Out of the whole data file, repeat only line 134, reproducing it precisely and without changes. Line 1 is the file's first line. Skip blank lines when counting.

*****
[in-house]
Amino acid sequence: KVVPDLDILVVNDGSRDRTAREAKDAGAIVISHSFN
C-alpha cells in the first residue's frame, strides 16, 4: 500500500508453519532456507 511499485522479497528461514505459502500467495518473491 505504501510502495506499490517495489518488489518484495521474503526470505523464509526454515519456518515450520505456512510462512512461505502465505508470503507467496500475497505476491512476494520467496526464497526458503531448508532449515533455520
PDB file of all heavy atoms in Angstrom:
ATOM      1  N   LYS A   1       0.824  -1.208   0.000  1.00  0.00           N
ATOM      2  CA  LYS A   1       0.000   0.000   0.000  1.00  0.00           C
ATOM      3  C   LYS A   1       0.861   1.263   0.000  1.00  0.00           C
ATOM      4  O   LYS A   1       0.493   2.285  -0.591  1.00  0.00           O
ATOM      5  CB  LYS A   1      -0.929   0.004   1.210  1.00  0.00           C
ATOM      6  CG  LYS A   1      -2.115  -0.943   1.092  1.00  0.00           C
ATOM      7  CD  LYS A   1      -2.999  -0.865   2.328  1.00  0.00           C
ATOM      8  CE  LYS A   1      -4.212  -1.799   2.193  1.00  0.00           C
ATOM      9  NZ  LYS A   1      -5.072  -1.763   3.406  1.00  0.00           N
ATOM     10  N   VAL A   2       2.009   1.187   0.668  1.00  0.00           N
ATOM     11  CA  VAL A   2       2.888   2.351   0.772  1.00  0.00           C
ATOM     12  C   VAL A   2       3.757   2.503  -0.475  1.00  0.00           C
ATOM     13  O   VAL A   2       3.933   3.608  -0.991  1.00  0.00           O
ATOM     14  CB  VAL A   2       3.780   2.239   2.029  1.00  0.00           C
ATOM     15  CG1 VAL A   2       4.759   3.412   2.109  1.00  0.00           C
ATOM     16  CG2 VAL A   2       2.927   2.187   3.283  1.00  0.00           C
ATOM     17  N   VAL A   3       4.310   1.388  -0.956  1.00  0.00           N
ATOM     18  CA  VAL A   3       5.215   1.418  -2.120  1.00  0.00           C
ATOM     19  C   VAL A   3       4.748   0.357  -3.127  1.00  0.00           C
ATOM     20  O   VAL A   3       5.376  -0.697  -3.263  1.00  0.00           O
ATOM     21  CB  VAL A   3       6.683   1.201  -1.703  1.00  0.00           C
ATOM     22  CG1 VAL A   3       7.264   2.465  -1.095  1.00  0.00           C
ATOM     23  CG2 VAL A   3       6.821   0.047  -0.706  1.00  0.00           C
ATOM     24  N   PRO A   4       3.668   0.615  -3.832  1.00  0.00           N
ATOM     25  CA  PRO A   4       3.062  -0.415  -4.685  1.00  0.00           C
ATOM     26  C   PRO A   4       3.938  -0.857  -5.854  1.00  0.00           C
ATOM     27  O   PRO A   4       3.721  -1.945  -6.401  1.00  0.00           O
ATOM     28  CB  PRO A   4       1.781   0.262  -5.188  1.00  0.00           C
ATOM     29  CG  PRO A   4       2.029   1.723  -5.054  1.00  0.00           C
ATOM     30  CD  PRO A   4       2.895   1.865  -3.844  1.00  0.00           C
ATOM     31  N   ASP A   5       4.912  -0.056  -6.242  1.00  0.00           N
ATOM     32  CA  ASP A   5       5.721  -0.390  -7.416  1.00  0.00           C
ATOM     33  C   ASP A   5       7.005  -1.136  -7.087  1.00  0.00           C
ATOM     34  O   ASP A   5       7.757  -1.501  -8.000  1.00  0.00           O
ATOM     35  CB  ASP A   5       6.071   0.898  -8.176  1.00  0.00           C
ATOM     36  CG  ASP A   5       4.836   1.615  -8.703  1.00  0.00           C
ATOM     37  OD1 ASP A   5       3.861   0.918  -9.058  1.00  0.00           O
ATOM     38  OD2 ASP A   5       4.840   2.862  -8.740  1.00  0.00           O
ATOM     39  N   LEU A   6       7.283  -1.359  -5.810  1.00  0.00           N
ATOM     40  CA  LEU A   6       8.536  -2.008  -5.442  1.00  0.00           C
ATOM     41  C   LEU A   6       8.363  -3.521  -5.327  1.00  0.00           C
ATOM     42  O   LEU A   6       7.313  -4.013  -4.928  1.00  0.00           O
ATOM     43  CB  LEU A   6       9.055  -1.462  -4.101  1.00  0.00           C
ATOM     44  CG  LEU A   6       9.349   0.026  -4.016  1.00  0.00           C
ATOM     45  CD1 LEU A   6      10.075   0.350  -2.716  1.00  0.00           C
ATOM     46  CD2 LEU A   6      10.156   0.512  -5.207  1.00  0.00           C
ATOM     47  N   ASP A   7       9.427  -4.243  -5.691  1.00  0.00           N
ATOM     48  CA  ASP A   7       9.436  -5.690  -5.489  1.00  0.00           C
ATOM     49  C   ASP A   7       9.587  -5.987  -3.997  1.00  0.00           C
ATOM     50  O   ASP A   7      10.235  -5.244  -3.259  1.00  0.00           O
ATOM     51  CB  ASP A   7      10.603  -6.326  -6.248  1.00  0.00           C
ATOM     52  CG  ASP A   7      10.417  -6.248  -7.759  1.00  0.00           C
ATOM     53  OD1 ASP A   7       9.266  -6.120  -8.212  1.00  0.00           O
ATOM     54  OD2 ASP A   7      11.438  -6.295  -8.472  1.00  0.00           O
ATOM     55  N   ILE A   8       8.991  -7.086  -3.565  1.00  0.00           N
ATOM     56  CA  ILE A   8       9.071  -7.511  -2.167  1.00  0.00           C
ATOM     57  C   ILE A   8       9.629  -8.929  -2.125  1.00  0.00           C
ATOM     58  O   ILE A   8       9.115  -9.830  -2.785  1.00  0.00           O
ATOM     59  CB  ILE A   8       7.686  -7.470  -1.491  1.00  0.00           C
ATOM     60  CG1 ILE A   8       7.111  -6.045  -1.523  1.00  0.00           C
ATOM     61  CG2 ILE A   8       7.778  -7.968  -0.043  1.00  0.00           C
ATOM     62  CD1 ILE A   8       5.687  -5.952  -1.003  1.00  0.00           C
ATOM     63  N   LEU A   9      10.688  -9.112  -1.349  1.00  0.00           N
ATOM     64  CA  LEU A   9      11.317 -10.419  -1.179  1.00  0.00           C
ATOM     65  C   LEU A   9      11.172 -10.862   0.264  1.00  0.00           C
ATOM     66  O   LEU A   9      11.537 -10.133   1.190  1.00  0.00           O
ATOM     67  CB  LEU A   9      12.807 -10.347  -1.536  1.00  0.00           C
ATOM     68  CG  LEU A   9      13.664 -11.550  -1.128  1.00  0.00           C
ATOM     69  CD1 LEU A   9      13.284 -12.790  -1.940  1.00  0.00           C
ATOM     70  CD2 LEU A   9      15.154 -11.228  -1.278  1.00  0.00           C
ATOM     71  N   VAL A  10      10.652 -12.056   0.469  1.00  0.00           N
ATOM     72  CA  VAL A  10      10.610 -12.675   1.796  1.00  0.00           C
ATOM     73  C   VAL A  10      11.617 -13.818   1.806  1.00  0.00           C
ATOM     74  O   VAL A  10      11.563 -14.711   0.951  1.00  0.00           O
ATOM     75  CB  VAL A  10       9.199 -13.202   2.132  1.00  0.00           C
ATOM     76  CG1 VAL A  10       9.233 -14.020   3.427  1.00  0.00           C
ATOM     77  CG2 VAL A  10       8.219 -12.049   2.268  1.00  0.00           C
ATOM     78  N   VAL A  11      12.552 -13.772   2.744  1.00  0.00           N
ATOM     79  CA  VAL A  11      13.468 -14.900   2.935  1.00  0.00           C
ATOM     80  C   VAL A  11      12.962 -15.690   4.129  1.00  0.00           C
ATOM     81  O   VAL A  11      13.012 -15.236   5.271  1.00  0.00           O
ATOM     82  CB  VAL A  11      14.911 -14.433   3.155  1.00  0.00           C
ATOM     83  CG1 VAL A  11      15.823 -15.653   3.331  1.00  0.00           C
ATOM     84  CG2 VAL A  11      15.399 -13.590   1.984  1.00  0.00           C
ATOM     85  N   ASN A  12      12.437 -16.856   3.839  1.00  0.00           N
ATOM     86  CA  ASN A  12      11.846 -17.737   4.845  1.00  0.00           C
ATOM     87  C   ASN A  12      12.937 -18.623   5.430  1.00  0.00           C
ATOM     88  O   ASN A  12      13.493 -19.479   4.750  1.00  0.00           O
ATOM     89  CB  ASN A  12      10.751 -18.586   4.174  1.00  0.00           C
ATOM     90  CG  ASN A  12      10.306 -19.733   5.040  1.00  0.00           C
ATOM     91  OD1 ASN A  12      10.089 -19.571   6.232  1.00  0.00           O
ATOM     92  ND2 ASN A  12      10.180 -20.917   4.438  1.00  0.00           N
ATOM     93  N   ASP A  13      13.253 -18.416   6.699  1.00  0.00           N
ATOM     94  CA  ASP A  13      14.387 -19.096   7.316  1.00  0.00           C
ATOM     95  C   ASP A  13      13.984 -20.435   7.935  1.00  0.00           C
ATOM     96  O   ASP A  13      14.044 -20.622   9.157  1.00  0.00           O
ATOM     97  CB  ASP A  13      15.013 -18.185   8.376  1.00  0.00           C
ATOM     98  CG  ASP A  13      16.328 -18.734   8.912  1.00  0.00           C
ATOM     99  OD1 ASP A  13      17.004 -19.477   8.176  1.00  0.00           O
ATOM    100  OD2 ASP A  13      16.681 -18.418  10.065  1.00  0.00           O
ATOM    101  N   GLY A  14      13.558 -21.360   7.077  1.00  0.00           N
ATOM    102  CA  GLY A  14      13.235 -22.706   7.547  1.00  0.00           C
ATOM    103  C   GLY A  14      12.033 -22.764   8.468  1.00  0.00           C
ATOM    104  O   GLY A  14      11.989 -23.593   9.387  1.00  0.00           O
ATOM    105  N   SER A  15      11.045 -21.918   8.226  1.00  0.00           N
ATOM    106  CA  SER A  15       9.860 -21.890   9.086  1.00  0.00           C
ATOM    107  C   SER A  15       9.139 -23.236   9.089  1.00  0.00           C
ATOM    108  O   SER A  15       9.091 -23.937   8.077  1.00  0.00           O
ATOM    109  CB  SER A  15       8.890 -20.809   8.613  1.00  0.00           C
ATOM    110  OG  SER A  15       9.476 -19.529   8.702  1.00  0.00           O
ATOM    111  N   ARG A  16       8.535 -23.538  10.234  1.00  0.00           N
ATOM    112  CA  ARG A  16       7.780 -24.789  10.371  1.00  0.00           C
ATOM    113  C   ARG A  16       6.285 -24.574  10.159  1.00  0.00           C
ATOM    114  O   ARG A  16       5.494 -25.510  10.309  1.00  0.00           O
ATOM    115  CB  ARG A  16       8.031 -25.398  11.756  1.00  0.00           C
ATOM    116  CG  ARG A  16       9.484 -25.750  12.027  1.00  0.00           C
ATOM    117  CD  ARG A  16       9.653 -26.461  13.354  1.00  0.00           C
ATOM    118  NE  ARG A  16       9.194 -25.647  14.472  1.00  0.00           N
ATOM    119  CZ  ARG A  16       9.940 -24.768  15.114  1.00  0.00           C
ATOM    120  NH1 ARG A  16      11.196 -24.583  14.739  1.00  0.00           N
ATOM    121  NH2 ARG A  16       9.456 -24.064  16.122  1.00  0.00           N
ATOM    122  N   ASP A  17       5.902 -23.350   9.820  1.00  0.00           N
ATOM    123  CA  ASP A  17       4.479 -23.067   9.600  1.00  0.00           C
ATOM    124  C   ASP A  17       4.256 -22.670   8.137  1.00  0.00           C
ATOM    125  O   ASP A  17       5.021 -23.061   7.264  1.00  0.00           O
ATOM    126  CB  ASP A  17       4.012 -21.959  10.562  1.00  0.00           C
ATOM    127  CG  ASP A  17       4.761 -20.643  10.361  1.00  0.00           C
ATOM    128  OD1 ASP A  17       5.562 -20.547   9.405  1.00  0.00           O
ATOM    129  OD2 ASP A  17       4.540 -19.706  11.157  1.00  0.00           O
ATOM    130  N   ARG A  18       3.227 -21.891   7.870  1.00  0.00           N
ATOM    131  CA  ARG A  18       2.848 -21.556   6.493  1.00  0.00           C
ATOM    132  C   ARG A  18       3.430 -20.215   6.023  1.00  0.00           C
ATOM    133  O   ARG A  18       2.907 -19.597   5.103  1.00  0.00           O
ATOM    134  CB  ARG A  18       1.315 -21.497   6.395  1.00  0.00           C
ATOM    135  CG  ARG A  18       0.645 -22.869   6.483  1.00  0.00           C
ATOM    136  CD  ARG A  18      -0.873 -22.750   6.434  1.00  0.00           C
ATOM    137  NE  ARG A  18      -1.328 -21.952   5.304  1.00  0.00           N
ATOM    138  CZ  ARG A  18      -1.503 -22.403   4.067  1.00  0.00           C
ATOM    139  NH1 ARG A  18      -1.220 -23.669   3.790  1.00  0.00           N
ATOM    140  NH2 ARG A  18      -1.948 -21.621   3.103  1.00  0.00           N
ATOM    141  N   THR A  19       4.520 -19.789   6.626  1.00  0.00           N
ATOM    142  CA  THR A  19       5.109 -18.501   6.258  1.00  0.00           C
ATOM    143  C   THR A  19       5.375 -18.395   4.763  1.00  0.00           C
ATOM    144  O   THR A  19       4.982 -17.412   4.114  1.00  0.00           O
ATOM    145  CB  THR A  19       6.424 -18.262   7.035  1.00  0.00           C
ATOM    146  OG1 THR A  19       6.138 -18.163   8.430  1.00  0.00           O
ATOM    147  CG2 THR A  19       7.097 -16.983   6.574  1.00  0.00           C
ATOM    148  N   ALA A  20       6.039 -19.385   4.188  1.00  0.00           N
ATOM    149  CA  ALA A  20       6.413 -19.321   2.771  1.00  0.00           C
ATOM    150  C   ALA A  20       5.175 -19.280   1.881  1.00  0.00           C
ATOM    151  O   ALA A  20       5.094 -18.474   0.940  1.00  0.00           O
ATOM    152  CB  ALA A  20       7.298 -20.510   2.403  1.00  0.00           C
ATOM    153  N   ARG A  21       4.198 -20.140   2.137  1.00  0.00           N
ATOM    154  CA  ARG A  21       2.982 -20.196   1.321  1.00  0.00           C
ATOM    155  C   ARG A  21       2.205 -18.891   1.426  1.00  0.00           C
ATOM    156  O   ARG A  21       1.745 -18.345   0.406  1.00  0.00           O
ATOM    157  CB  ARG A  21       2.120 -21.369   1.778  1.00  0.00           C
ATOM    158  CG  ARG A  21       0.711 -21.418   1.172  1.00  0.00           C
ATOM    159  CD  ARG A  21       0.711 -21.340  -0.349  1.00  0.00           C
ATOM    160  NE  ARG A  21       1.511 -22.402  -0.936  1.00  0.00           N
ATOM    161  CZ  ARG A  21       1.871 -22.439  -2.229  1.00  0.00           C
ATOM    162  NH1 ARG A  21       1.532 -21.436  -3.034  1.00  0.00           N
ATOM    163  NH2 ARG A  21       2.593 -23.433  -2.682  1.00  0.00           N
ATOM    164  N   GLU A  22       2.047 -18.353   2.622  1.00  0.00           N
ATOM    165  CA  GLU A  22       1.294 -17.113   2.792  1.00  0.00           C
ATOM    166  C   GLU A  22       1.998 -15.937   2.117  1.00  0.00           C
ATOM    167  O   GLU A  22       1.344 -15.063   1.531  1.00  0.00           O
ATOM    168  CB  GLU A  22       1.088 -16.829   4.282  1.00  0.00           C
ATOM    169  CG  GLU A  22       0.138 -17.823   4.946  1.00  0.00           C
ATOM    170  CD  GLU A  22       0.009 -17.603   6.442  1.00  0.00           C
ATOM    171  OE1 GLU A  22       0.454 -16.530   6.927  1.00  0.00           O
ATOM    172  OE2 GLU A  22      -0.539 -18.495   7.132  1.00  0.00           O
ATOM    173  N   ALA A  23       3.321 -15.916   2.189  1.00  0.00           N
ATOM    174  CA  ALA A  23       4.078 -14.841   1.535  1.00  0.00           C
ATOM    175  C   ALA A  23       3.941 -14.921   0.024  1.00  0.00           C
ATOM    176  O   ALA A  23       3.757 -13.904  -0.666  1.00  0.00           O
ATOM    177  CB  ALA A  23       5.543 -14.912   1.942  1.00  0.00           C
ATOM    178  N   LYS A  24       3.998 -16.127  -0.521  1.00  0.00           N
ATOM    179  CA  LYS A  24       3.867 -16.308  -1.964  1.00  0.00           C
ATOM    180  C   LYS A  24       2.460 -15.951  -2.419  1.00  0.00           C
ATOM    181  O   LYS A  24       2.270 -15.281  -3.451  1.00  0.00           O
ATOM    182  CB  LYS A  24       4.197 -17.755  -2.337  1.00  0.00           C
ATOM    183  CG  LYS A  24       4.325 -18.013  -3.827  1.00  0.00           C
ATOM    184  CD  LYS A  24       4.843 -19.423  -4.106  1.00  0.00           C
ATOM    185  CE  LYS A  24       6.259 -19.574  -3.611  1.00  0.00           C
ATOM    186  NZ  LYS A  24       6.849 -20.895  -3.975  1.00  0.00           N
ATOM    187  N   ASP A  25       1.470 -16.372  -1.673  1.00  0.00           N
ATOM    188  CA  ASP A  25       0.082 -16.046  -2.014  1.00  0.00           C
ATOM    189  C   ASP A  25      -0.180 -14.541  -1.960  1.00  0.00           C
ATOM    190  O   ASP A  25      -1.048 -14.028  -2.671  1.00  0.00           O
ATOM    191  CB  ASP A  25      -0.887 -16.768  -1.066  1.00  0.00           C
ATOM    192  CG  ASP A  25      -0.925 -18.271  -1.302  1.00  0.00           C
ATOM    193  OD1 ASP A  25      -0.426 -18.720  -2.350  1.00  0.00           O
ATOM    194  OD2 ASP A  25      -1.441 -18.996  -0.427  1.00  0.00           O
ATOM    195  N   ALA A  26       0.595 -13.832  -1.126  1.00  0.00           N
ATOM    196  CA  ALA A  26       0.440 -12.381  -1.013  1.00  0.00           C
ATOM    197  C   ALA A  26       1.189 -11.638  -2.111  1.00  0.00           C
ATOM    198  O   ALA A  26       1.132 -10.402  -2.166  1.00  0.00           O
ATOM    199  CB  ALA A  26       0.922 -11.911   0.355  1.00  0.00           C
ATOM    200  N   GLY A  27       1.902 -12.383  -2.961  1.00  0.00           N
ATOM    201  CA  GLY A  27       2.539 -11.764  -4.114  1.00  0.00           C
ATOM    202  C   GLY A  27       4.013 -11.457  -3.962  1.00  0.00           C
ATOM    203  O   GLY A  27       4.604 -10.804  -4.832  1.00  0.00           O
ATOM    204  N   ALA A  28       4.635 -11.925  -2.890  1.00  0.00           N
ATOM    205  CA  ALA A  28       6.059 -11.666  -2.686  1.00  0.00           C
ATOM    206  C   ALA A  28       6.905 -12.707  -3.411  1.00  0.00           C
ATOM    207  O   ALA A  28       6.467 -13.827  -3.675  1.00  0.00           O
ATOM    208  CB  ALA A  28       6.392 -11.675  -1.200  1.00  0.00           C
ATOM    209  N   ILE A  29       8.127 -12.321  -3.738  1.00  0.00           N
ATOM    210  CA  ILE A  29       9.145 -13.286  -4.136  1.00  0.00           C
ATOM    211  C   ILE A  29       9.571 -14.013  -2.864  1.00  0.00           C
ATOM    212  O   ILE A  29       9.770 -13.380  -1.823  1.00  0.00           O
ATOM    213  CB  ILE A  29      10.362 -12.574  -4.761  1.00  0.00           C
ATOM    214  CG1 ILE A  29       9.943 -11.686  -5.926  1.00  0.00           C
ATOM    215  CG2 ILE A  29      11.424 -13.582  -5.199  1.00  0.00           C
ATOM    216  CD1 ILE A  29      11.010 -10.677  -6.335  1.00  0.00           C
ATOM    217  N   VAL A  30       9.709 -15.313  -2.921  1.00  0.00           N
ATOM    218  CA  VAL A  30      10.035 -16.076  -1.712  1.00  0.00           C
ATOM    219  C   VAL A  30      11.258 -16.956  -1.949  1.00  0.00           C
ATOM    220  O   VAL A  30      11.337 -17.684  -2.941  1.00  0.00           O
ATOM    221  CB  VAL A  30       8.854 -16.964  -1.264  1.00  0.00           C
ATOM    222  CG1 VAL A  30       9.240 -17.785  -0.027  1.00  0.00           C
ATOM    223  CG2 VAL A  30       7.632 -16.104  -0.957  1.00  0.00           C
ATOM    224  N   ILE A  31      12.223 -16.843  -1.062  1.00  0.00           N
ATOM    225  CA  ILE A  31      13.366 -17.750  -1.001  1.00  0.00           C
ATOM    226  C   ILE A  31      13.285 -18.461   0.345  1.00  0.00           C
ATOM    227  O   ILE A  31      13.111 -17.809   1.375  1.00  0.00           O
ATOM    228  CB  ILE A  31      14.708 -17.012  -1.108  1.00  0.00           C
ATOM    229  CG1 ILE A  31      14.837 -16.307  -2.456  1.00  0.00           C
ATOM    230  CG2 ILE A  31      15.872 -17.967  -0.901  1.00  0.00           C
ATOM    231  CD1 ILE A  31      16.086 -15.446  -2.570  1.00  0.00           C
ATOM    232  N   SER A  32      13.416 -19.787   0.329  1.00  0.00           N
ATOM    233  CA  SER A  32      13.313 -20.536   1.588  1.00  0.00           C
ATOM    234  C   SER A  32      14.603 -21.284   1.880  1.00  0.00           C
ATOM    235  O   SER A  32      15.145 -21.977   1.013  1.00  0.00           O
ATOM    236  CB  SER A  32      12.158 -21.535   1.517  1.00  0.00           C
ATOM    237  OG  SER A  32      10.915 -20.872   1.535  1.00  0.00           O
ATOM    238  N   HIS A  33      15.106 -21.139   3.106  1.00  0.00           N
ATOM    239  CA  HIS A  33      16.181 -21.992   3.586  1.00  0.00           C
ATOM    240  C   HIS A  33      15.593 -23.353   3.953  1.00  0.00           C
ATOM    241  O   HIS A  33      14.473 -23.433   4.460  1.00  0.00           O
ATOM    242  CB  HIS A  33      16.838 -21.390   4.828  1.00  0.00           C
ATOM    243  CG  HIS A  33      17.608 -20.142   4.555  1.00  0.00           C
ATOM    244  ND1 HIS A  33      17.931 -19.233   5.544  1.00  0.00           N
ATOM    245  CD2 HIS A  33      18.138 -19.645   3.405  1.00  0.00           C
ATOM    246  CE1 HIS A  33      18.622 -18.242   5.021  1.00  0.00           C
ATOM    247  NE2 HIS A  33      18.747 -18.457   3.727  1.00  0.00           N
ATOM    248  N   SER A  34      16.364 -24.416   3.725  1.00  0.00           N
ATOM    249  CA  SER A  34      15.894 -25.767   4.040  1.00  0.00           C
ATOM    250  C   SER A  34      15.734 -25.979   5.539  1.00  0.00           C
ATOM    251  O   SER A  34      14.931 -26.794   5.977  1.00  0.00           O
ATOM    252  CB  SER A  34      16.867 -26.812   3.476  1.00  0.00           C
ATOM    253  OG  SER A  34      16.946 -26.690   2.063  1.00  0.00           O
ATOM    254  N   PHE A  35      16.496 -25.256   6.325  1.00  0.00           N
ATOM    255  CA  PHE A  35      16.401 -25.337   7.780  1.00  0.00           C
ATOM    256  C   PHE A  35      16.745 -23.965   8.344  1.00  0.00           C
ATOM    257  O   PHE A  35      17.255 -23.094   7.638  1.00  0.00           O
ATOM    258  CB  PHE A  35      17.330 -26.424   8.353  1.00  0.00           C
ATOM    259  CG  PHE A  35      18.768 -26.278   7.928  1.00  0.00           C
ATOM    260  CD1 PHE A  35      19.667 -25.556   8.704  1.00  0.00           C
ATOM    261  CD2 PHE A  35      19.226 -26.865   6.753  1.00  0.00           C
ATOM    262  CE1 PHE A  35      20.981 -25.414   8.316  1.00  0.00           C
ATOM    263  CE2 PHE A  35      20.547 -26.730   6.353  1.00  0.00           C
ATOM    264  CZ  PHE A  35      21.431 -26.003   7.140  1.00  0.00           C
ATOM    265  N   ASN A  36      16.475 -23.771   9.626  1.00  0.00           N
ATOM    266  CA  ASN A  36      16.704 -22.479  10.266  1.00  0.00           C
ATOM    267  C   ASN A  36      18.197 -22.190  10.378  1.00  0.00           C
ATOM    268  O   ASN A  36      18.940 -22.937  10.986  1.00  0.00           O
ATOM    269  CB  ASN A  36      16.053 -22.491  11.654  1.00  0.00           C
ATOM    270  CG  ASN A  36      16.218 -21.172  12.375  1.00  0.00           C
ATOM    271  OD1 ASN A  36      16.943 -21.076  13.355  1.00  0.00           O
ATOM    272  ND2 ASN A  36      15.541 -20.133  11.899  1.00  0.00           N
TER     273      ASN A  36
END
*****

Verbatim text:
ATOM    130  N   ARG A  18       3.227 -21.891   7.870  1.00  0.00           N